So...are you stating that the LEGALLY PERMITTED USE is NOT as a 2-unit?
 

reneeaz

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Freshman Member
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Jun 27, 2007
Professional Status
Certified Residential Appraiser
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Arizona
No, the subject is NOT currently legally permitted as 2 units.
 

PropertyEconomics

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Jun 19, 2007
Professional Status
Certified General Appraiser
State
New Mexico
No, the subject is NOT currently legally permitted as 2 units.

The question of PERMISSIBLE and permitted are differing issues. I know others will disagree with me on this but Legally Permissible and paper permitted are two different things. Is the use as two units permissible? If there are no paper permits for the conversion, can a permit allowing two units be obtained?
 

reneeaz

Thread Starter
Freshman Member
Joined
Jun 27, 2007
Professional Status
Certified Residential Appraiser
State
Arizona
The question of PERMISSIBLE and permitted are differing issues. I know others will disagree with me on this but Legally Permissible and paper permitted are two different things. Is the use as two units permissible? If there are no paper permits for the conversion, can a permit allowing two units be obtained?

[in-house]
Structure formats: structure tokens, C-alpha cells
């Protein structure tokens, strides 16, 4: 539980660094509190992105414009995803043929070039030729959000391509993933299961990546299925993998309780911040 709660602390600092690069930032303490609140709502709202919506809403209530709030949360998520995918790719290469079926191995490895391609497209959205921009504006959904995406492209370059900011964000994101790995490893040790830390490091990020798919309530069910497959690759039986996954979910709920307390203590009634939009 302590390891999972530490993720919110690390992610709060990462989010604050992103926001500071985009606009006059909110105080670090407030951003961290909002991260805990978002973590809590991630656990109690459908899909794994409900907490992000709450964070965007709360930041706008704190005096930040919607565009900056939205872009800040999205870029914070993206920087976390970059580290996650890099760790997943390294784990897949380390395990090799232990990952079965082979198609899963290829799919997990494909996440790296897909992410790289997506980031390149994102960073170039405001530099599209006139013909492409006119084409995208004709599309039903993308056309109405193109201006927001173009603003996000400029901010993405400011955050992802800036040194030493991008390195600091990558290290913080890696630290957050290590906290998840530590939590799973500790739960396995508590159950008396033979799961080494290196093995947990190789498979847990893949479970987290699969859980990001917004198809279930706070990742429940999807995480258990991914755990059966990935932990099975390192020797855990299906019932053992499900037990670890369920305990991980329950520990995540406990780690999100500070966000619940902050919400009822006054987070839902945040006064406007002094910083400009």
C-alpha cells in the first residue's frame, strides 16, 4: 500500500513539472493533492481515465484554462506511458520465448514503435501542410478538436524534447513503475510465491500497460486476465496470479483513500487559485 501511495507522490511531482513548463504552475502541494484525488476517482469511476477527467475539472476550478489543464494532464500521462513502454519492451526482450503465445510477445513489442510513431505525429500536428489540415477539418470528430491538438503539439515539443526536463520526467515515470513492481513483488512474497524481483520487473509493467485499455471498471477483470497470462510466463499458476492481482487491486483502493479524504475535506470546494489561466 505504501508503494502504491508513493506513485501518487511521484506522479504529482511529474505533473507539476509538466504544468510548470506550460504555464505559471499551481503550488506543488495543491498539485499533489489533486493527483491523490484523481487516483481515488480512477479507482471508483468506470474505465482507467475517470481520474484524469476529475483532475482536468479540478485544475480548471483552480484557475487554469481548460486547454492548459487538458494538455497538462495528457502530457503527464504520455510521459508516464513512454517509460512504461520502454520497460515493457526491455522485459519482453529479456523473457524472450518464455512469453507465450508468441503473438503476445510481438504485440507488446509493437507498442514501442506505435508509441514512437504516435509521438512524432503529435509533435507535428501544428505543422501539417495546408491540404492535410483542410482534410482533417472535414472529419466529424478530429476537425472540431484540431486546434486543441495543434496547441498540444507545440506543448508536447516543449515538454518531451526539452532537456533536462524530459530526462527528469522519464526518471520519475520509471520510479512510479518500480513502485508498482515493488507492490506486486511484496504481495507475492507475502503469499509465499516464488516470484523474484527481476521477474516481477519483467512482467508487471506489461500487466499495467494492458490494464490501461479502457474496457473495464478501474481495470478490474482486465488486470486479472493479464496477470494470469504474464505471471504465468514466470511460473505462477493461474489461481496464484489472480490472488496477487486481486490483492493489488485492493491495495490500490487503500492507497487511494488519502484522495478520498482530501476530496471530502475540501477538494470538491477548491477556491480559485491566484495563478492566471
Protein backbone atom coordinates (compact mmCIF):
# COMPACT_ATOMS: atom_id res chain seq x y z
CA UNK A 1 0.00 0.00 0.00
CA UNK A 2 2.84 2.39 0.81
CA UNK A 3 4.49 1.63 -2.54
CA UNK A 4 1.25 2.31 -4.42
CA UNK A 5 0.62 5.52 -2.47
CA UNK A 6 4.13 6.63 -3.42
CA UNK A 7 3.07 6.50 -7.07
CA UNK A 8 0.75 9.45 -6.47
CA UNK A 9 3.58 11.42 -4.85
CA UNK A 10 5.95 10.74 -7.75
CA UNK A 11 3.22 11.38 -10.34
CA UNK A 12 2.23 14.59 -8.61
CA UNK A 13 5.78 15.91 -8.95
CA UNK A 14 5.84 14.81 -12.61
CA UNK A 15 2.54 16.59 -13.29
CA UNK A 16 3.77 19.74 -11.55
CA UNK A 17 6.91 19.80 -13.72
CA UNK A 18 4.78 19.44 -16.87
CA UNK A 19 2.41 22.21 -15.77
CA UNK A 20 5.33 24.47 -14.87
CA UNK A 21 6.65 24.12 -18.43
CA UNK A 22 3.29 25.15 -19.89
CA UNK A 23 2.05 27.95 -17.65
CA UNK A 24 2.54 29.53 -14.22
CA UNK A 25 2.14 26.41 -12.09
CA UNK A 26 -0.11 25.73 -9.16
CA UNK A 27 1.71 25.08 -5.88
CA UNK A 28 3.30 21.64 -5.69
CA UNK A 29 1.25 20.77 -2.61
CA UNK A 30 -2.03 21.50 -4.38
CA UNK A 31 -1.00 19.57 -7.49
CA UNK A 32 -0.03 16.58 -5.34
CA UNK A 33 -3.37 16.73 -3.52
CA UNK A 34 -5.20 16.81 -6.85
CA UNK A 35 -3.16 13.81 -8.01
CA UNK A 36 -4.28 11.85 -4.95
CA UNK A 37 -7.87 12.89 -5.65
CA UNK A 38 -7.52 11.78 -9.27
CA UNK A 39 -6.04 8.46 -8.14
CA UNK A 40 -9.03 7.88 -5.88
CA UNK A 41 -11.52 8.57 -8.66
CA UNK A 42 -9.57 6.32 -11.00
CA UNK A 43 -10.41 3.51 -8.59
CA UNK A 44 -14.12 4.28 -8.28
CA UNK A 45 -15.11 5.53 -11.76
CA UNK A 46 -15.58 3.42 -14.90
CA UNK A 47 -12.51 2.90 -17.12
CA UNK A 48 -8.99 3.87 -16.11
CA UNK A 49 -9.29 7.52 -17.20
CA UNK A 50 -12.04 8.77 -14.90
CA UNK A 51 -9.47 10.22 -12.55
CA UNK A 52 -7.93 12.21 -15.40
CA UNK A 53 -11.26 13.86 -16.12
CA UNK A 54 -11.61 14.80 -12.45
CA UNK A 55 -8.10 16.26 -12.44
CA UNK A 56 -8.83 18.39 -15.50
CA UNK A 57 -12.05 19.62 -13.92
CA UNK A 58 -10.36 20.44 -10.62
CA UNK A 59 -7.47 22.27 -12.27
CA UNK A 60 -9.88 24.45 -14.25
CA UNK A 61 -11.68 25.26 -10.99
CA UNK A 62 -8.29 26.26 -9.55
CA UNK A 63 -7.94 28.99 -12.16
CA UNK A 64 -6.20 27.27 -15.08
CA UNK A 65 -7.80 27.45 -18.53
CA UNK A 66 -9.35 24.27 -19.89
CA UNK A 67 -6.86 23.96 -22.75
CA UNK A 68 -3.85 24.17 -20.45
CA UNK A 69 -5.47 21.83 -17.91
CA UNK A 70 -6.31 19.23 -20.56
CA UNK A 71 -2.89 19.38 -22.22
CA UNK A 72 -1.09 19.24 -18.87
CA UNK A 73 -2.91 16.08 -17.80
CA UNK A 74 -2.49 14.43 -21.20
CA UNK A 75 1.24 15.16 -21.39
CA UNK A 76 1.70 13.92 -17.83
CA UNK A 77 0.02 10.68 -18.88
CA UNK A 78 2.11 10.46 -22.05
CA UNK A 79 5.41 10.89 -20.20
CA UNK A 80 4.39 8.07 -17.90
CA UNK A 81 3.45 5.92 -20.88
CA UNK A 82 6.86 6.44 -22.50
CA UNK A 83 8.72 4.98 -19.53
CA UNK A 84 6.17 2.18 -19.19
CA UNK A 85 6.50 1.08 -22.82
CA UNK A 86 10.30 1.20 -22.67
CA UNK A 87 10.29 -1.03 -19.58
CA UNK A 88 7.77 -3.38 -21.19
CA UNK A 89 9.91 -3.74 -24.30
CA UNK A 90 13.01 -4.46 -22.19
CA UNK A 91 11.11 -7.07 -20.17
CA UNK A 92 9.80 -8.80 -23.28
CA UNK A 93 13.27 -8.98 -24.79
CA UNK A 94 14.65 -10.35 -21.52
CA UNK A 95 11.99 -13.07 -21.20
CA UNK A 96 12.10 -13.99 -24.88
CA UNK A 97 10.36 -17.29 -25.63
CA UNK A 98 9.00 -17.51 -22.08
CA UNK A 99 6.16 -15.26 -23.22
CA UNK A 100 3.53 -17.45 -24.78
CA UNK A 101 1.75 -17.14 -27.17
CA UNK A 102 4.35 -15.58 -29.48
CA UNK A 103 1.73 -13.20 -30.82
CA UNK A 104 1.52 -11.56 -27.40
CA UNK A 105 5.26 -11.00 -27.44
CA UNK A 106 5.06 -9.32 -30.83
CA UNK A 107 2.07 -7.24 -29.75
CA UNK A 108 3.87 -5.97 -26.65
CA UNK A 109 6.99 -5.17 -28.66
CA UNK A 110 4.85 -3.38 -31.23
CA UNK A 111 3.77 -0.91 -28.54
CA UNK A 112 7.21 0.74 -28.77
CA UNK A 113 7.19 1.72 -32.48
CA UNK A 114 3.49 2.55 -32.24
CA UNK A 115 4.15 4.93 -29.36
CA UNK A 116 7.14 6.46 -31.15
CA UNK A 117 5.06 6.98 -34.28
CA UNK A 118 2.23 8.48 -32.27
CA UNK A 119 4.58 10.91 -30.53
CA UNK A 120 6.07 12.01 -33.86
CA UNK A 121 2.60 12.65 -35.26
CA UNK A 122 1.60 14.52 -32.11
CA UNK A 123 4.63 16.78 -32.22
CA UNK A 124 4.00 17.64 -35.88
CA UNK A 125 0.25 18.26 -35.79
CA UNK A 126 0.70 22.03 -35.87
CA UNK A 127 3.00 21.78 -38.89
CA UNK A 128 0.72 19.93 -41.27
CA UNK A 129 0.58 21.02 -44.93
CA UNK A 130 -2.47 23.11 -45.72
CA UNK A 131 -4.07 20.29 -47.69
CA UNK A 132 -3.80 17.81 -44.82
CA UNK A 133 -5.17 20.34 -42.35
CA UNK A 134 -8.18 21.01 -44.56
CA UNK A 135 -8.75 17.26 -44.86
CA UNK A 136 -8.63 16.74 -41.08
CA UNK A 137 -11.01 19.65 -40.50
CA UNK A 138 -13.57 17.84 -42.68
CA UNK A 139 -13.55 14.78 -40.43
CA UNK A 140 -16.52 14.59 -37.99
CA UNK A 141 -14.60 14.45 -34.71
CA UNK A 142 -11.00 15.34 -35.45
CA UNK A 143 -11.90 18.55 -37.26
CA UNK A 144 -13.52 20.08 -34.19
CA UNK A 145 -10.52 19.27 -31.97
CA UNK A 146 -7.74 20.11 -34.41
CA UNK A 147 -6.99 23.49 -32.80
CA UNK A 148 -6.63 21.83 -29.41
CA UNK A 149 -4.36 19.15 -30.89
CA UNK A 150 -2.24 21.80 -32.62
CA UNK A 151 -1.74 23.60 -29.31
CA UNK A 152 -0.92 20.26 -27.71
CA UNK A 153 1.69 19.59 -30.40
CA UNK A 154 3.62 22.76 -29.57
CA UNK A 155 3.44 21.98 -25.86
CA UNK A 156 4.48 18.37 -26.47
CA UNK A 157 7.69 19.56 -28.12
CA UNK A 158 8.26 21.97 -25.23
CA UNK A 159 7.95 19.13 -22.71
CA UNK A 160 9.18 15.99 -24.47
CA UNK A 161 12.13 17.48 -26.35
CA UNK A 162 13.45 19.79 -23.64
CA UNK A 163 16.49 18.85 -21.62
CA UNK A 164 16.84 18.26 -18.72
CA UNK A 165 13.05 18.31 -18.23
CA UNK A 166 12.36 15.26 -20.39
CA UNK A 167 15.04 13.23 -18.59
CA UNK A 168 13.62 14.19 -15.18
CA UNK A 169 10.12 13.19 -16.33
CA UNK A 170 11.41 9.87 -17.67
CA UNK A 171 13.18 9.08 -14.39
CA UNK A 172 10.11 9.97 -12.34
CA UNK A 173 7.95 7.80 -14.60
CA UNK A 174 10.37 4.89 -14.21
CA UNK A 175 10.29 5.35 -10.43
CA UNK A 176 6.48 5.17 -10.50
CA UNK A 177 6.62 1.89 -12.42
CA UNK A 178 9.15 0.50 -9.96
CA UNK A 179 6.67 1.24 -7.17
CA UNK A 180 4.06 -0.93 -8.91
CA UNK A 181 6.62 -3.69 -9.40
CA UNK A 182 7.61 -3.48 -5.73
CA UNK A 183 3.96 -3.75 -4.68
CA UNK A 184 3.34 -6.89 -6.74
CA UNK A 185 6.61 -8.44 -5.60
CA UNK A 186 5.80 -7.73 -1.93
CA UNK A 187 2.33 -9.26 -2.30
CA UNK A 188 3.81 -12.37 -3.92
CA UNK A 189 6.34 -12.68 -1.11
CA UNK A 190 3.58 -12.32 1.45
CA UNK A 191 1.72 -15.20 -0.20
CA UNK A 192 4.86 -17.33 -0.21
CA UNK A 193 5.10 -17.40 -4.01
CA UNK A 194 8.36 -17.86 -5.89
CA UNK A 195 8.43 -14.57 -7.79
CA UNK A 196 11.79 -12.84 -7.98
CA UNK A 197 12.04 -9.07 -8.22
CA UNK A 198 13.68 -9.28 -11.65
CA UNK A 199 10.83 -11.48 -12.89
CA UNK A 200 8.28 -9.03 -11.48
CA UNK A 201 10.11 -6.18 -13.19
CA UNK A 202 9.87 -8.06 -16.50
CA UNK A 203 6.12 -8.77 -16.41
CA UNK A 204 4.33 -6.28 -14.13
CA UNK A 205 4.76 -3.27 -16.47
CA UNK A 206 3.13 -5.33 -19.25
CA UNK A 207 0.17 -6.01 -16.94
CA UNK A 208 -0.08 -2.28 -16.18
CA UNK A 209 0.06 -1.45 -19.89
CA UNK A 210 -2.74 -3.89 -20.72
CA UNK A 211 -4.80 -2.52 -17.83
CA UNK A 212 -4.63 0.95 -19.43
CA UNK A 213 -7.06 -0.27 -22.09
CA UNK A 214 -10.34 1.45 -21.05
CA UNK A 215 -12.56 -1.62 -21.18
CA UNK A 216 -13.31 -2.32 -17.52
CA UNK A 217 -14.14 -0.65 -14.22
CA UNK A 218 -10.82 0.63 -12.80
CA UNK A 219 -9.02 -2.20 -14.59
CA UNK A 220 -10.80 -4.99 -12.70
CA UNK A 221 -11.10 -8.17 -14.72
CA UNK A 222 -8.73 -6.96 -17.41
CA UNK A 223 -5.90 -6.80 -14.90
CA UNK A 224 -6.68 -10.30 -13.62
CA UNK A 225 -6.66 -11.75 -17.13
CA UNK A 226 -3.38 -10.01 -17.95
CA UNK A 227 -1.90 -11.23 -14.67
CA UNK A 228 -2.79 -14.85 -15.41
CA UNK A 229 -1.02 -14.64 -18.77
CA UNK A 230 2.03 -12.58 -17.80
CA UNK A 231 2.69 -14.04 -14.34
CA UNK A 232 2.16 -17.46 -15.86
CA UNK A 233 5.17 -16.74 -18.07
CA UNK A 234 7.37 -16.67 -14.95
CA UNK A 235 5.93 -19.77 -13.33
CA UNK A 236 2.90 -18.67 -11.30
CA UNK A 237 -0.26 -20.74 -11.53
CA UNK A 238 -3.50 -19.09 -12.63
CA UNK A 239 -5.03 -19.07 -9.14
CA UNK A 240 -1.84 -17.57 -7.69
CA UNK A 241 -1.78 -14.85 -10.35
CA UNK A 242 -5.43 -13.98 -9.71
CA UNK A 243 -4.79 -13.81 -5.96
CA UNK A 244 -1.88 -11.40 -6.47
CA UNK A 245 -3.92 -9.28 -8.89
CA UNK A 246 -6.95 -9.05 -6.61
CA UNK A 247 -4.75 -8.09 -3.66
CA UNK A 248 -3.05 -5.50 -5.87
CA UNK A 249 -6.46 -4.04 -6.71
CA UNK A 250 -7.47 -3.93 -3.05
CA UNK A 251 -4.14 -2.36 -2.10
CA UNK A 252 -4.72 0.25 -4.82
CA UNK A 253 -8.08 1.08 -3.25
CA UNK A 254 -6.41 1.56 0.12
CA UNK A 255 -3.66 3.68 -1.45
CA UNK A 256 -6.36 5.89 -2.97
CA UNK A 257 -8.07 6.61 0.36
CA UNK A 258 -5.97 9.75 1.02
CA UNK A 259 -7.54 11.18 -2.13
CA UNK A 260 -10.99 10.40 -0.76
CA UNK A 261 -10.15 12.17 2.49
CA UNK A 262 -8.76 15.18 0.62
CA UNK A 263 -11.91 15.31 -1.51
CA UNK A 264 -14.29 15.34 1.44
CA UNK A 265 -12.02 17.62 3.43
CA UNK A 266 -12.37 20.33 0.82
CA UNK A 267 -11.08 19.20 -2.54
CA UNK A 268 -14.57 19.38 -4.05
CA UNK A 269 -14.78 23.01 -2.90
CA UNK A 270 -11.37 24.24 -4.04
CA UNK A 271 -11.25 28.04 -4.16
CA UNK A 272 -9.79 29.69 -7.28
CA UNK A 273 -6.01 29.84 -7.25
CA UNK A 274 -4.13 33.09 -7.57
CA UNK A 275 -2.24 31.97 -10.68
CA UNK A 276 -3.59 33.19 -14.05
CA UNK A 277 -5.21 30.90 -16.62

Yes, two units are permissible and yes permits allowing two units can be obtained if the owner wanted to put in a seperate electrical service, water heater and heating/cooling system on the second unit. Right now the two sides share the same air/heat, water heater and electrical service. That's where I'm having the problem, it's legally permissble, phycially possible, financially feasible and pretty even on max productivity between single family and 2 units.
 

ZZGAMAZZ

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Jul 23, 2007
Professional Status
Certified Residential Appraiser
State
California
REENEAZ: This is a very interesting scenario. If HBU is determined to be its current non-permitted duplex status, would you need to assign a C2C to reflect the expense to covert via the prescribed protocol? How would you determine how much it will/would cost; and is the lost "opportunity cost" be factored into the C2C? Would this require an EA or a HC? If the latter, would the report be conditioned "subject to" the permits being obtained? Will the lender accept the report with a HC? What if the jurisdiction subsequently determines that duplex status cannot be granted?
 

PropertyEconomics

Elite Member
Joined
Jun 19, 2007
Professional Status
Certified General Appraiser
State
New Mexico